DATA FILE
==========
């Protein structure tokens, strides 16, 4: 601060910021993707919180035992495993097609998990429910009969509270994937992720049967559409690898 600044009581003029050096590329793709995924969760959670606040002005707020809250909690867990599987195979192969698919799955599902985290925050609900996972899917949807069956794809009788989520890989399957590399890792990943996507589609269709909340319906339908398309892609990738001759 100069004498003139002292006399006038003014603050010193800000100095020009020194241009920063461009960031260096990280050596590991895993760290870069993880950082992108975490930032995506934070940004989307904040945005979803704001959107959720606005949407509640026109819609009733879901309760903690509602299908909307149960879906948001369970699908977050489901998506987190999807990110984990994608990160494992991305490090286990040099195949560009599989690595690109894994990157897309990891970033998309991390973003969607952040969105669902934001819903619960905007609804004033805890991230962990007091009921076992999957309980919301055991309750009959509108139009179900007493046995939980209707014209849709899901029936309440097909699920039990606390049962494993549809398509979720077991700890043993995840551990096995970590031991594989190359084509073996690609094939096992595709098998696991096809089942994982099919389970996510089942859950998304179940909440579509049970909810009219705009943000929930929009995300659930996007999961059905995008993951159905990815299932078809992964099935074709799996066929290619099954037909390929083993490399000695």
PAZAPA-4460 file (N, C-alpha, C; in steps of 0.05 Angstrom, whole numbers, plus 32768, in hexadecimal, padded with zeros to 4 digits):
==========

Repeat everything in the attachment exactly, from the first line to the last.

């Protein structure tokens, strides 16, 4: 601060910021993707919180035992495993097609998990429910009969509270994937992720049967559409690898 600044009581003029050096590329793709995924969760959670606040002005707020809250909690867990599987195979192969698919799955599902985290925050609900996972899917949807069956794809009788989520890989399957590399890792990943996507589609269709909340319906339908398309892609990738001759 100069004498003139002292006399006038003014603050010193800000100095020009020194241009920063461009960031260096990280050596590991895993760290870069993880950082992108975490930032995506934070940004989307904040945005979803704001959107959720606005949407509640026109819609009733879901309760903690509602299908909307149960879906948001369970699908977050489901998506987190999807990110984990994608990160494992991305490090286990040099195949560009599989690595690109894994990157897309990891970033998309991390973003969607952040969105669902934001819903619960905007609804004033805890991230962990007091009921076992999957309980919301055991309750009959509108139009179900007493046995939980209707014209849709899901029936309440097909699920039990606390049962494993549809398509979720077991700890043993995840551990096995970590031991594989190359084509073996690609094939096992595709098998696991096809089942994982099919389970996510089942859950998304179940909440579509049970909810009219705009943000929930929009995300659930996007999961059905995008993951159905990815299932078809992964099935074709799996066929290619099954037909390929083993490399000695």
PAZAPA-4460 file (N, C-alpha, C; in steps of 0.05 Angstrom, whole numbers, plus 32768, in hexadecimal, padded with zeros to 4 digits):